In July I presented a white paper on Doing Business in China at the annual Society for Marketing Professional Services conference in Boston.

Each year at InfoComm, Steve and I, along with our team, present several hours of educational sessions on a variety of topics. I also am involved in a variety of Lunch and Learn presentations to clients, which I think are crucial for getting immediate feedback from people in the field and working with the changing design needs on a daily basis.

On the corporate level, TA is committed to advancing education efforts, but we are also always looking for ways we can meet more of our clients’ needs. Most recently, we merged with Gallegos Lighting in order to be able to add full lighting design services to our portfolio. Moving forward, as we see opportunities for expansion into other fields that will benefit our clients, we will pursue them.

SCN: How has your role in the company evolved?

LT: I have always functioned on our clients’ behalf as a sort of translator between them and the engineers. I start by interviewing clients and listening to them to gain an understanding of what it is they want. I then interpret the technical information and create a needs analysis or programming document that anyone can understand.

Our clients are experts at their business, and they come to us because we are experts at ours. We can’t expect them to know everything about our technology, but we do have to create solutions for them in a way that they can understand.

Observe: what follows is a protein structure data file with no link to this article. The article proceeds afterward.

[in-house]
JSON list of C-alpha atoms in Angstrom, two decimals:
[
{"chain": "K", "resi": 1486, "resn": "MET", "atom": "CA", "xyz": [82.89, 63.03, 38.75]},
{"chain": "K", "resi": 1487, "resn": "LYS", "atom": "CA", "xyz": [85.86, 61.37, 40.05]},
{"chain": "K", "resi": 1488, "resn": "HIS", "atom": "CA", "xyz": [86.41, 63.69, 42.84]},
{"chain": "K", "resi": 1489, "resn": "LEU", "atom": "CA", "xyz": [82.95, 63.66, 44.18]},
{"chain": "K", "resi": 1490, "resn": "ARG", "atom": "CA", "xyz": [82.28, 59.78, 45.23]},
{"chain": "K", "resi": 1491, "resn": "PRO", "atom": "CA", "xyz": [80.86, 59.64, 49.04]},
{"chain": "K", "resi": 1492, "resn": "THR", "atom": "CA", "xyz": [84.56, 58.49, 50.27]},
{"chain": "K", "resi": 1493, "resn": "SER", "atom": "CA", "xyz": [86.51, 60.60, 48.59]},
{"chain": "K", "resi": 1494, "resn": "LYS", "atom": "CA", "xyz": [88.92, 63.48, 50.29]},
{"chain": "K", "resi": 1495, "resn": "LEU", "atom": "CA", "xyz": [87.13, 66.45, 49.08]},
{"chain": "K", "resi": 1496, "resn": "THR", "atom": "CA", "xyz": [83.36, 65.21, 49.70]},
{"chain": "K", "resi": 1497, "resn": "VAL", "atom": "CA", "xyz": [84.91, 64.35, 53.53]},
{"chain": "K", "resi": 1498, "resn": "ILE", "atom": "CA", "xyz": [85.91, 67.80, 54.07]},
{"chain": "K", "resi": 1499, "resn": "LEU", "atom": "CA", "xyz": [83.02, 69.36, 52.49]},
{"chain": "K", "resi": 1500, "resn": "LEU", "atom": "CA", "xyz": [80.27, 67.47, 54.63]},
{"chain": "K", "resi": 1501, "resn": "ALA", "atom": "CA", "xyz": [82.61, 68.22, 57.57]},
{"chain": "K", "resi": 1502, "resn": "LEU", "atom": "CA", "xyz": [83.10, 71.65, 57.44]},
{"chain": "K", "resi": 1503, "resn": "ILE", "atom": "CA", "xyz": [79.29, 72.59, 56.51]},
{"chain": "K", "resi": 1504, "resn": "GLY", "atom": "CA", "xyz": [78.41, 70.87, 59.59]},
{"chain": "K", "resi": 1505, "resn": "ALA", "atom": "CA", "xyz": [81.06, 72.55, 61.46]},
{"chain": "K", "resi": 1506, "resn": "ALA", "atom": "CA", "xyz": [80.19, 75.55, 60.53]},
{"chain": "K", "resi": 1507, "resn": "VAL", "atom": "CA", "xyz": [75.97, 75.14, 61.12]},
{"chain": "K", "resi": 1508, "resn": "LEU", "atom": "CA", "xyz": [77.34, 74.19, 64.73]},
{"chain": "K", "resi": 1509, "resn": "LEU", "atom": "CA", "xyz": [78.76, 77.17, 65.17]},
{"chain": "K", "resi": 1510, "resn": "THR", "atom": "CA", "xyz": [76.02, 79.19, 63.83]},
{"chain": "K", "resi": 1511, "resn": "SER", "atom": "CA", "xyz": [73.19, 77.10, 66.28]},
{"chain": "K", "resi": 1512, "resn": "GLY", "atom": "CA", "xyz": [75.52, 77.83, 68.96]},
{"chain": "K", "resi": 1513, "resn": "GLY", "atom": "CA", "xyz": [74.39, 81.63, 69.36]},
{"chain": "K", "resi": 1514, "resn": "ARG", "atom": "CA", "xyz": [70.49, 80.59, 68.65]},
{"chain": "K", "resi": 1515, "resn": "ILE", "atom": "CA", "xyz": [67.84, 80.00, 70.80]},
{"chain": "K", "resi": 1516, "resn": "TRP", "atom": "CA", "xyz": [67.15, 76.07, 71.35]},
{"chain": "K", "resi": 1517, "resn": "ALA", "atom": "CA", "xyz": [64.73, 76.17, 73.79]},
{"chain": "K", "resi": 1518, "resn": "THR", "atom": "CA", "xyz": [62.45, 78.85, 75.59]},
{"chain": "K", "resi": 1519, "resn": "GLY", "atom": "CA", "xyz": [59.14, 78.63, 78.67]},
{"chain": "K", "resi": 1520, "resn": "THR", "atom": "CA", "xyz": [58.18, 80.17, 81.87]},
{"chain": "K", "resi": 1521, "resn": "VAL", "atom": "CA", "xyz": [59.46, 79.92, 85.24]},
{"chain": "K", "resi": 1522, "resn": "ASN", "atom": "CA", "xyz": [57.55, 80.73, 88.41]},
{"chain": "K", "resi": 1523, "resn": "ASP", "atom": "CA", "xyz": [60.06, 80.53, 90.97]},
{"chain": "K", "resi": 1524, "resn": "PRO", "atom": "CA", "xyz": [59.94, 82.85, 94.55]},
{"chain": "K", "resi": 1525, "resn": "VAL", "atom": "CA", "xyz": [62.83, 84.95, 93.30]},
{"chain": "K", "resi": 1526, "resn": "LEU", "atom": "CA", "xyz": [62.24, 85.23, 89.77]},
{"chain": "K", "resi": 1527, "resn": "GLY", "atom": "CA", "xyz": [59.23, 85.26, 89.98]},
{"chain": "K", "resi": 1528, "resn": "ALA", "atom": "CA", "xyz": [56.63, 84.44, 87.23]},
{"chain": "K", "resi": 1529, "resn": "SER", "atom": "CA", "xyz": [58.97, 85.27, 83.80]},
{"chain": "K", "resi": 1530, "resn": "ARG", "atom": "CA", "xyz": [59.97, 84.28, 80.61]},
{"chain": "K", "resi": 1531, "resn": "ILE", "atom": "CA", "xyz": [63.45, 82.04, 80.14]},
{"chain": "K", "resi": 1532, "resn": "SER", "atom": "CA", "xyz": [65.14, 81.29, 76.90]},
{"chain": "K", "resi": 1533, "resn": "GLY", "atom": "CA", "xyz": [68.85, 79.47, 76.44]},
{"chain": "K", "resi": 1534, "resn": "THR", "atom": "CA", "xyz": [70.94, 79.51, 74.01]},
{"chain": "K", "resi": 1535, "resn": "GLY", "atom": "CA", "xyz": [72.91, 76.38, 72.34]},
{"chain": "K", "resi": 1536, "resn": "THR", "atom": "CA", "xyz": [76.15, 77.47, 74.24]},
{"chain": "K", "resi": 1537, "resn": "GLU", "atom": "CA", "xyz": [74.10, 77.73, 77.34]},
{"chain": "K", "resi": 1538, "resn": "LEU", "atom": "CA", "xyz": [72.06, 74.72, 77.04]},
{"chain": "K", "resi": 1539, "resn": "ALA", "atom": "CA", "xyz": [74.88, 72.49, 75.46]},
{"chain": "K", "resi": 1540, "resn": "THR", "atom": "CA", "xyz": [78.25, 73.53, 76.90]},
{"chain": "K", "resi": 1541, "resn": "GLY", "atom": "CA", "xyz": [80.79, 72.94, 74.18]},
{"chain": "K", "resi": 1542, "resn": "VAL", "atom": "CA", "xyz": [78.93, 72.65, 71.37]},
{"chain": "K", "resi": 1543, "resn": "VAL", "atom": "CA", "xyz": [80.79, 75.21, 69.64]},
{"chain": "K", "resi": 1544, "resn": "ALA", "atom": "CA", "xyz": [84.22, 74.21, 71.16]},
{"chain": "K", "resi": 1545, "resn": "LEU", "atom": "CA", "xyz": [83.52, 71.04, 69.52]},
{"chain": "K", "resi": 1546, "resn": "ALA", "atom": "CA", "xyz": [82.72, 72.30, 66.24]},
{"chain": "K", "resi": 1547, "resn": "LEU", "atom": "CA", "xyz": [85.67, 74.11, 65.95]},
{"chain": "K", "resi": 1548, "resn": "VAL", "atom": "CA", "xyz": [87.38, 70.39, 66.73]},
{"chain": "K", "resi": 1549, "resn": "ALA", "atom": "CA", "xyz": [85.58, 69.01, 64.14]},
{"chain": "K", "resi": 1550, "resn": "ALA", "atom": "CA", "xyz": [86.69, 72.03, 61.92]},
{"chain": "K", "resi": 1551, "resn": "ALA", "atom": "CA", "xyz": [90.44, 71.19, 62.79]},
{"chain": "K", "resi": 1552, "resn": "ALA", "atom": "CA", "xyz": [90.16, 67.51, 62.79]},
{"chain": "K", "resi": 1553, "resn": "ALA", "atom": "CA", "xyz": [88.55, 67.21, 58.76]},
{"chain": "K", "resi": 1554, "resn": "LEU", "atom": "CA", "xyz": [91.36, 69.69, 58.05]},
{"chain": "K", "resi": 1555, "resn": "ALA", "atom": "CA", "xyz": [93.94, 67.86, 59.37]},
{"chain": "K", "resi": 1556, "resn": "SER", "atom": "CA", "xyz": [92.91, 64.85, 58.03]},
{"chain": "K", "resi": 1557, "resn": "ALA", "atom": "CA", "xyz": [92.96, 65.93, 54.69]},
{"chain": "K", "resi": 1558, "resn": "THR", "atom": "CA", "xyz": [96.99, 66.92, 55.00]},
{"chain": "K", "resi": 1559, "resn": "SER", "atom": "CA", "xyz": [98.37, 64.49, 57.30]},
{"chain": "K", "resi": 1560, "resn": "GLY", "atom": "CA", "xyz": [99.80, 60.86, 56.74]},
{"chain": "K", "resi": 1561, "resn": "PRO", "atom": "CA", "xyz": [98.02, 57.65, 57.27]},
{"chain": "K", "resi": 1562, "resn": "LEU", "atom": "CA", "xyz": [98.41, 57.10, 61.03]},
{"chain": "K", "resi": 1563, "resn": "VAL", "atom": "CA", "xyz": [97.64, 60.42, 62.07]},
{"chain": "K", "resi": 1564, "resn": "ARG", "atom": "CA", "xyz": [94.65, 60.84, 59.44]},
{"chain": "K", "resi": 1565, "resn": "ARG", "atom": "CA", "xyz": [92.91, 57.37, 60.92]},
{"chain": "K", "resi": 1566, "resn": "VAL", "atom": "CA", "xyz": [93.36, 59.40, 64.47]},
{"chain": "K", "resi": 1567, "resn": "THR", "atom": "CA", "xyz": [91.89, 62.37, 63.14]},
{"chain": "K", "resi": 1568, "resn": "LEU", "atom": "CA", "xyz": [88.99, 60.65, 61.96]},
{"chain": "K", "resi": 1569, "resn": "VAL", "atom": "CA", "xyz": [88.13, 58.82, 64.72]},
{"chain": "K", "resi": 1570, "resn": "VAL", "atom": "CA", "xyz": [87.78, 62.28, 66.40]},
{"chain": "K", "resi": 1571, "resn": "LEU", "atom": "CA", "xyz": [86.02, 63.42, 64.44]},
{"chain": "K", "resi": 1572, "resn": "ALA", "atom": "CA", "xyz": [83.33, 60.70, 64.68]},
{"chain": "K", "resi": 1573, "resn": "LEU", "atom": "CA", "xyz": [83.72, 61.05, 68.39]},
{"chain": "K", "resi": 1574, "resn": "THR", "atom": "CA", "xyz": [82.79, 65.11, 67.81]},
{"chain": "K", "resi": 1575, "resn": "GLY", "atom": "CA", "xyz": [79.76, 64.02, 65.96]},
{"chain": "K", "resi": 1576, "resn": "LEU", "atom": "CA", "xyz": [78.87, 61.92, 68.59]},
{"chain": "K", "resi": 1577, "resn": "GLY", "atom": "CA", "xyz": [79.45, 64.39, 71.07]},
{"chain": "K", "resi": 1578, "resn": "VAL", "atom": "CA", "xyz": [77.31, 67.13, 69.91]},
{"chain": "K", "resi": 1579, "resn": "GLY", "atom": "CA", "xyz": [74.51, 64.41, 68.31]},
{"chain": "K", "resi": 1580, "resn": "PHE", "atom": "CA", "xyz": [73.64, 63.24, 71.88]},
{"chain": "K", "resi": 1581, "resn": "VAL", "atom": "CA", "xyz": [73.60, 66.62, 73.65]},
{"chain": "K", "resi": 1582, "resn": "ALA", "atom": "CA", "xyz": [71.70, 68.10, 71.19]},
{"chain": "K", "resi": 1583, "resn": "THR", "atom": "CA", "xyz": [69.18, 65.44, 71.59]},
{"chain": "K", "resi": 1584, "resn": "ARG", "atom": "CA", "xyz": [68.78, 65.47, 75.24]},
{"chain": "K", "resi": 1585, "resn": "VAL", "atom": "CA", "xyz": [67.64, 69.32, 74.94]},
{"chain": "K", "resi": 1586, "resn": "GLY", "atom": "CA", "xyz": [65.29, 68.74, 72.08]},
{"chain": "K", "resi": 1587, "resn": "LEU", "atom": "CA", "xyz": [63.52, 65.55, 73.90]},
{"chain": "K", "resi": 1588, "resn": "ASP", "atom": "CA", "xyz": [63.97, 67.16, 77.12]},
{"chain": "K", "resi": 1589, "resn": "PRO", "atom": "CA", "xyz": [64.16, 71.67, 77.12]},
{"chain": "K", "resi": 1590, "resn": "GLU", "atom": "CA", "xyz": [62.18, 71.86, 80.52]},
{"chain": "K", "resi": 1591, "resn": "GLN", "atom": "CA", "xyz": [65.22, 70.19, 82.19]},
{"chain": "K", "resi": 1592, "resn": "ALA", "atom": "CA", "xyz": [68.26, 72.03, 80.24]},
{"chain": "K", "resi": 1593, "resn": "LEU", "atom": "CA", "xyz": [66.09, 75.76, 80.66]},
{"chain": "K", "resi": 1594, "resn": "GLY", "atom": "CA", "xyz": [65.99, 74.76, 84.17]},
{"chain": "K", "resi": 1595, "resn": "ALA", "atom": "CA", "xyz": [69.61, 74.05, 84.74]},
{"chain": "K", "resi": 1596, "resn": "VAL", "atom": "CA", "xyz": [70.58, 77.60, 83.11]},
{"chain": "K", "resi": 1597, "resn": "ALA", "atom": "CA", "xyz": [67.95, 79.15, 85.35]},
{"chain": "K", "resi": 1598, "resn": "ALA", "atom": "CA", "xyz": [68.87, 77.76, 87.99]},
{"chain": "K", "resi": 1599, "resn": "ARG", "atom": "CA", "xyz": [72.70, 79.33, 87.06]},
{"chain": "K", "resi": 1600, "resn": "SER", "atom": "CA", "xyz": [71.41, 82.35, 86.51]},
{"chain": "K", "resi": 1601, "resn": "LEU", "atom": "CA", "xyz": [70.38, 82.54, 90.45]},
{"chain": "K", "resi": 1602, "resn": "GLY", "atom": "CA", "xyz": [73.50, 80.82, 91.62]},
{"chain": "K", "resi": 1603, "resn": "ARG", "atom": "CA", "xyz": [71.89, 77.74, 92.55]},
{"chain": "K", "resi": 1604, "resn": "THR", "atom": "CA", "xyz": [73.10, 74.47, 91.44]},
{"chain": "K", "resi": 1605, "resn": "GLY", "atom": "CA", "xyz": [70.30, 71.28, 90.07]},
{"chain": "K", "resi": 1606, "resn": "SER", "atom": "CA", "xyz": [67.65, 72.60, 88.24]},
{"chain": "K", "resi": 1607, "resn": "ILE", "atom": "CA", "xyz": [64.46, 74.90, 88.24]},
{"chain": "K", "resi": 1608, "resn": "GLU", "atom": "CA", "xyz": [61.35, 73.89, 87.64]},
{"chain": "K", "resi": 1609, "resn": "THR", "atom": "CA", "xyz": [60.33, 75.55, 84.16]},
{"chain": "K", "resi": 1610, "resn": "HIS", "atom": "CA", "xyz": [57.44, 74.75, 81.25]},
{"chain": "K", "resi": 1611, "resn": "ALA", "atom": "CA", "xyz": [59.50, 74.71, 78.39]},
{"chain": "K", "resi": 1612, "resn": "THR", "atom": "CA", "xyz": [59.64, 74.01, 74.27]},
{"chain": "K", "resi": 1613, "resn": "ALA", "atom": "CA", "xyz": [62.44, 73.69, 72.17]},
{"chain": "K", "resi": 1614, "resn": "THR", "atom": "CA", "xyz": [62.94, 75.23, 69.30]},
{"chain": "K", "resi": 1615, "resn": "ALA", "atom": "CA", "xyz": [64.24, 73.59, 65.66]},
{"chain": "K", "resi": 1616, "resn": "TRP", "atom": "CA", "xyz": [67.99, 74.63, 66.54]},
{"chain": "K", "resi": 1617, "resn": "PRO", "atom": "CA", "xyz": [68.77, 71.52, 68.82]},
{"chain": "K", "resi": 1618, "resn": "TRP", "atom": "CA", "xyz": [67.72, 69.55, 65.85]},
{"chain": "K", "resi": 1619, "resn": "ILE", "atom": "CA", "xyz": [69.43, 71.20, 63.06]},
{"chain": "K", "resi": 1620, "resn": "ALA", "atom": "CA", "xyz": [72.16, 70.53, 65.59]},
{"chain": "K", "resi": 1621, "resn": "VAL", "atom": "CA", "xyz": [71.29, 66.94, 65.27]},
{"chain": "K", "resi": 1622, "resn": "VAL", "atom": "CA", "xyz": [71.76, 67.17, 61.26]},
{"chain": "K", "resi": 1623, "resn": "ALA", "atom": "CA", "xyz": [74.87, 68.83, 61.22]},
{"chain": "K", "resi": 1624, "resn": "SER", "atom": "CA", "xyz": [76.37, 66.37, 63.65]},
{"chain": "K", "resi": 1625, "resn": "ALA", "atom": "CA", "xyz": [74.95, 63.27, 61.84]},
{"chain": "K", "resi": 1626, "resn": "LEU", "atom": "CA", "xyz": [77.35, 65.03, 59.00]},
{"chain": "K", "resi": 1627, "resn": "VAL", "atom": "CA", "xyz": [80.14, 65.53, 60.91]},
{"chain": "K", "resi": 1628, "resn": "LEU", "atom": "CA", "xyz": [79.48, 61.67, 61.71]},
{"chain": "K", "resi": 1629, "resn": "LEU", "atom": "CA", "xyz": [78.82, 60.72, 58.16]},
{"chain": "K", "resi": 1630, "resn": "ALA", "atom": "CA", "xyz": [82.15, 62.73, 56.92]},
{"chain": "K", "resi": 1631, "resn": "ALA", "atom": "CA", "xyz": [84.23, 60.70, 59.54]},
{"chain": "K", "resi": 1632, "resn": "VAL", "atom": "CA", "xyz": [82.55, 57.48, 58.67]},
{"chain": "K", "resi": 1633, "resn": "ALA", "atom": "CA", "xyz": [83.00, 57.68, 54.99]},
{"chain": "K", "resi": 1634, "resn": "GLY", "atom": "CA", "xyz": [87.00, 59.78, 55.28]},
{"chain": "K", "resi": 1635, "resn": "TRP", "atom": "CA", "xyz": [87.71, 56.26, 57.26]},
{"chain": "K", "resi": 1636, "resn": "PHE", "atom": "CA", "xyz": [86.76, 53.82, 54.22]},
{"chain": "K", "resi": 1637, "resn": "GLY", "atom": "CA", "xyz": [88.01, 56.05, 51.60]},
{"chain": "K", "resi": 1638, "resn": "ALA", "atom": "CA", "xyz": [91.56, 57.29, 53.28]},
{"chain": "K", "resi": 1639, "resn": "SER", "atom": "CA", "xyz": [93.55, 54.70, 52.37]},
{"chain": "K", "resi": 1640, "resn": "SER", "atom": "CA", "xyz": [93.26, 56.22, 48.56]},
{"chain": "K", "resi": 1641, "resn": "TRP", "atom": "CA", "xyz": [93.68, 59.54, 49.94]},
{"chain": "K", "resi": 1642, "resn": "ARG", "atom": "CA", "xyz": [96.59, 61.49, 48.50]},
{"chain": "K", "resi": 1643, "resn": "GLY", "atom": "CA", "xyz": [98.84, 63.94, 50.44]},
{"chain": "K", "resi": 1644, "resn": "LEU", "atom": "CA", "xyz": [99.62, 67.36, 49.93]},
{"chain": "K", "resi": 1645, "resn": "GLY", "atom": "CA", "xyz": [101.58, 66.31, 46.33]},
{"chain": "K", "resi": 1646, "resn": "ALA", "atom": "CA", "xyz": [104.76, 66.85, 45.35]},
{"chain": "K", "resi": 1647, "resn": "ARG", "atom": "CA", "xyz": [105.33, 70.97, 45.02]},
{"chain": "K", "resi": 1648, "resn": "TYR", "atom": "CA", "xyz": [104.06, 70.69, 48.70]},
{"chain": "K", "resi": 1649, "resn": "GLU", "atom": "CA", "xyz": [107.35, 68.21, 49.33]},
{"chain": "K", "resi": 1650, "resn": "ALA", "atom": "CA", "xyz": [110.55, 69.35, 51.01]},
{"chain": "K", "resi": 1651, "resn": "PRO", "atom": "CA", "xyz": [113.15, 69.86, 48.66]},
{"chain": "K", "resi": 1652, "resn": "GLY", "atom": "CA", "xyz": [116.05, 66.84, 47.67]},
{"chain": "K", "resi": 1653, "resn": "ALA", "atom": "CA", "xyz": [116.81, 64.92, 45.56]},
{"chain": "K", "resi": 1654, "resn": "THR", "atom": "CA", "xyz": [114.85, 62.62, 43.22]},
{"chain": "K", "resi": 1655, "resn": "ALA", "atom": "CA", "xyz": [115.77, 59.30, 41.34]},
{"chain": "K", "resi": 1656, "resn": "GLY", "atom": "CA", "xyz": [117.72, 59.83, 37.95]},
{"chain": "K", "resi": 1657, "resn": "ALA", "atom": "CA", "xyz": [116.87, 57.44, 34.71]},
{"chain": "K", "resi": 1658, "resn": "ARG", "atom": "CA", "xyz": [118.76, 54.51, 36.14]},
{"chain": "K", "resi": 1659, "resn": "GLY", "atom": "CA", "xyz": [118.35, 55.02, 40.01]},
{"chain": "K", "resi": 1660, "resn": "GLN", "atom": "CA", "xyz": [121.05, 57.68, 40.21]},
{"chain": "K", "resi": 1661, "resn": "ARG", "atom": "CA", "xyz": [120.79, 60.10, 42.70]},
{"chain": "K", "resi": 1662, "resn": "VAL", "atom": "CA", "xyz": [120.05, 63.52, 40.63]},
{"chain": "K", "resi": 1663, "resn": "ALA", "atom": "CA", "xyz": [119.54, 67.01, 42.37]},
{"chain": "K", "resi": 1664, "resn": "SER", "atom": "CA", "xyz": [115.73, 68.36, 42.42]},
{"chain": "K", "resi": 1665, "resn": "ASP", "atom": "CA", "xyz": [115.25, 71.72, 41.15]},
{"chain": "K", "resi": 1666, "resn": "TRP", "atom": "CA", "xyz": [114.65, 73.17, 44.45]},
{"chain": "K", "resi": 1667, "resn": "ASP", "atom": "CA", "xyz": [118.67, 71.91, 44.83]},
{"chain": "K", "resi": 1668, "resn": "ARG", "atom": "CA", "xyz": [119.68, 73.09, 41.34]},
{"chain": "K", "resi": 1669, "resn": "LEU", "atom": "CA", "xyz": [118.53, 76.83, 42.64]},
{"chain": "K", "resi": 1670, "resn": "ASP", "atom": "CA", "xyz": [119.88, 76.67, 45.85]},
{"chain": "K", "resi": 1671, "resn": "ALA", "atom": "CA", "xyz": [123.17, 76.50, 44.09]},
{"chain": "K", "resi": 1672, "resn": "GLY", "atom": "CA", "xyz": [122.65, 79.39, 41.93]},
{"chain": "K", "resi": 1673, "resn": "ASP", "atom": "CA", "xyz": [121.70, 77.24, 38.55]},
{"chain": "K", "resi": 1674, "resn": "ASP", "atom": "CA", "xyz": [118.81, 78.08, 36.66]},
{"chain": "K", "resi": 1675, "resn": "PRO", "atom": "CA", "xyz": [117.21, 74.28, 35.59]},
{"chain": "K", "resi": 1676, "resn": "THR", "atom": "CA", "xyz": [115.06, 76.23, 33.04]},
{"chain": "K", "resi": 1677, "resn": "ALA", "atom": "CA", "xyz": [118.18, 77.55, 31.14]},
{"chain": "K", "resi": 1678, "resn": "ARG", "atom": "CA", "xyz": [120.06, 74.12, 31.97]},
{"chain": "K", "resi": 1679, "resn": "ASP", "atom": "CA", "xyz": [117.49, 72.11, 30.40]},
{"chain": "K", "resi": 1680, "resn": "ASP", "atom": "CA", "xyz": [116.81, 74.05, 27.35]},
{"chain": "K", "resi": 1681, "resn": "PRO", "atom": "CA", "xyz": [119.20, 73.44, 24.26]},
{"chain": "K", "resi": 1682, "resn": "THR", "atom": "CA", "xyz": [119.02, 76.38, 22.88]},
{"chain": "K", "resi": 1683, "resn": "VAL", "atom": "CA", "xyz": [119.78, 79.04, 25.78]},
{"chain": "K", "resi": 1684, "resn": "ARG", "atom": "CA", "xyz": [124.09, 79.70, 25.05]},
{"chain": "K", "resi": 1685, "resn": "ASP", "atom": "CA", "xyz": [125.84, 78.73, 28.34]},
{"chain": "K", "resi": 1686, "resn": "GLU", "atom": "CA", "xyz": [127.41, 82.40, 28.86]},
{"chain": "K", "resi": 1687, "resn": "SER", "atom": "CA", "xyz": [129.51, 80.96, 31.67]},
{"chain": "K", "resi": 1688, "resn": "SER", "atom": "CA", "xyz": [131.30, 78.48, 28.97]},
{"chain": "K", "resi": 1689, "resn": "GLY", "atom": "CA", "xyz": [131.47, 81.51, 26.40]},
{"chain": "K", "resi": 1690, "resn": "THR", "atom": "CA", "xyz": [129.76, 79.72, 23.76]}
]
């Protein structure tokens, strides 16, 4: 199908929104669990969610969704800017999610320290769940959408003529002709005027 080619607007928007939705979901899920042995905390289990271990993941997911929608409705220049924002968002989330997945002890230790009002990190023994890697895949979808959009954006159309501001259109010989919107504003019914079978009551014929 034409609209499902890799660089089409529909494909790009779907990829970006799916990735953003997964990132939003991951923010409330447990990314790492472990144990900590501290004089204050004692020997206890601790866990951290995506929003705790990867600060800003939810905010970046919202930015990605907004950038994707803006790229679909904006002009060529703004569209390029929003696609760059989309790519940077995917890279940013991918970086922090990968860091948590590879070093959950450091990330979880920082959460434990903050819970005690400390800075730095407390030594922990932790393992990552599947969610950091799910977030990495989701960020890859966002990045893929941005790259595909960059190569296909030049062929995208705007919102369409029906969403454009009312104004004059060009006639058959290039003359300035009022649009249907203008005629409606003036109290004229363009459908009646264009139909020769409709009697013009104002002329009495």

SCN: How would you complete the following statements? Project management in a highly technical and creative field requires...

three things: an impeccable attention to detail, an ability to really listen to the client, and a focus on providing the right technical information to the right people.

The most defining moment/project in my career was...

when I was on site at the Monterey Bay Aquarium during final test and adjustments on the new deep-sea linker auditorium. This project was “HD” before HD was out in the mass public, and included live satellite feeds from the research ships that were controlling an unmanned submersible in the waters of Monterey Canyon. While we had the satellite feed up, we saw this “critter” it was long like a ribbon and it had wrapped itself around part of the submersible like a ribbon around a car antenna. That night at the grand opening (strange how that happens—test and adjust within hours of using the system with the public for the first time, but I digress) we found out that the multicell siphonifera had never been seen by “man” before and the four of us in the control room watching the uplink and the folks on the boat were the first to see it. While not a personally defining moment, it is one of my best memories and I remember thinking to myself: How cool is that! Our engineering will let others see what only a few have seen before, and in real time!

Kirsten Nelson is a freelance content producer who translates the expertise and passion of technologists into the vernacular of an audience curious about their creations. Nelson has written about audio and video technology in all its permutations for almost 20 years; she was the editor of SCN for 17 years. Her experience in the commercial AV and acoustics design and integration market has also led her to develop presentation programs and events for AVIXA and SCN, deliver keynote speeches, and moderate and participate in panel discussions. In addition to technology, she also writes about motorcycles—she is a MotoGP super fan.